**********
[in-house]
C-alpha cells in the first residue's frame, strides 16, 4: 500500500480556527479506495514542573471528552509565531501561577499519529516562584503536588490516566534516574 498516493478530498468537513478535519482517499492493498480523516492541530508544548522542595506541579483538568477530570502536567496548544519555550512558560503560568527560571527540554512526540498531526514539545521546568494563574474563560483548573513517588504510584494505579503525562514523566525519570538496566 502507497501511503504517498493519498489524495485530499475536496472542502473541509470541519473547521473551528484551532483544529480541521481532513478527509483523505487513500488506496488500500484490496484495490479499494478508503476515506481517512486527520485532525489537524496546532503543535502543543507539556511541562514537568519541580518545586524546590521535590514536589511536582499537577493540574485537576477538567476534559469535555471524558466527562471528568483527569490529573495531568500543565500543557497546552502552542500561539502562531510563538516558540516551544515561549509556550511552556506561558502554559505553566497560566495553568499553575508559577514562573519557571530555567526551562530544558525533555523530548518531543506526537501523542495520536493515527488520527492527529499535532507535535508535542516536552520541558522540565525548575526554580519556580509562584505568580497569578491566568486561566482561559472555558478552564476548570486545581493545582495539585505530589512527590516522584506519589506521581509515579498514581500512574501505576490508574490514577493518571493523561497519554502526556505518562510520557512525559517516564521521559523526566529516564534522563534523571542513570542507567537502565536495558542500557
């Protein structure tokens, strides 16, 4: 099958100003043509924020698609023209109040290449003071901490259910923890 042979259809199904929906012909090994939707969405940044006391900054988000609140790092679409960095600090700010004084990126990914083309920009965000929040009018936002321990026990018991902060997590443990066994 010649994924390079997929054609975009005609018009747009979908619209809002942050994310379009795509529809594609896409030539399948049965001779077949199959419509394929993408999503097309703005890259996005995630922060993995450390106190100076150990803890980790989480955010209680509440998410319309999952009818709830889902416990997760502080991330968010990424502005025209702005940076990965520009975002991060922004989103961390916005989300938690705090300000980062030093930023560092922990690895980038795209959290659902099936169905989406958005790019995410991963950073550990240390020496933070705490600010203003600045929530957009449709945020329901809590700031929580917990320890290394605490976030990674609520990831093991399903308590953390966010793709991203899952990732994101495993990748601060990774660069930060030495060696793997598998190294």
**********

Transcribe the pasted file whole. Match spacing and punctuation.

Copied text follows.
[in-house]
C-alpha cells in the first residue's frame, strides 16, 4: 500500500480556527479506495514542573471528552509565531501561577499519529516562584503536588490516566534516574 498516493478530498468537513478535519482517499492493498480523516492541530508544548522542595506541579483538568477530570502536567496548544519555550512558560503560568527560571527540554512526540498531526514539545521546568494563574474563560483548573513517588504510584494505579503525562514523566525519570538496566 502507497501511503504517498493519498489524495485530499475536496472542502473541509470541519473547521473551528484551532483544529480541521481532513478527509483523505487513500488506496488500500484490496484495490479499494478508503476515506481517512486527520485532525489537524496546532503543535502543543507539556511541562514537568519541580518545586524546590521535590514536589511536582499537577493540574485537576477538567476534559469535555471524558466527562471528568483527569490529573495531568500543565500543557497546552502552542500561539502562531510563538516558540516551544515561549509556550511552556506561558502554559505553566497560566495553568499553575508559577514562573519557571530555567526551562530544558525533555523530548518531543506526537501523542495520536493515527488520527492527529499535532507535535508535542516536552520541558522540565525548575526554580519556580509562584505568580497569578491566568486561566482561559472555558478552564476548570486545581493545582495539585505530589512527590516522584506519589506521581509515579498514581500512574501505576490508574490514577493518571493523561497519554502526556505518562510520557512525559517516564521521559523526566529516564534522563534523571542513570542507567537502565536495558542500557
């Protein structure tokens, strides 16, 4: 099958100003043509924020698609023209109040290449003071901490259910923890 042979259809199904929906012909090994939707969405940044006391900054988000609140790092679409960095600090700010004084990126990914083309920009965000929040009018936002321990026990018991902060997590443990066994 010649994924390079997929054609975009005609018009747009979908619209809002942050994310379009795509529809594609896409030539399948049965001779077949199959419509394929993408999503097309703005890259996005995630922060993995450390106190100076150990803890980790989480955010209680509440998410319309999952009818709830889902416990997760502080991330968010990424502005025209702005940076990965520009975002991060922004989103961390916005989300938690705090300000980062030093930023560092922990690895980038795209959290659902099936169905989406958005790019995410991963950073550990240390020496933070705490600010203003600045929530957009449709945020329901809590700031929580917990320890290394605490976030990674609520990831093991399903308590953390966010793709991203899952990732994101495993990748601060990774660069930060030495060696793997598998190294």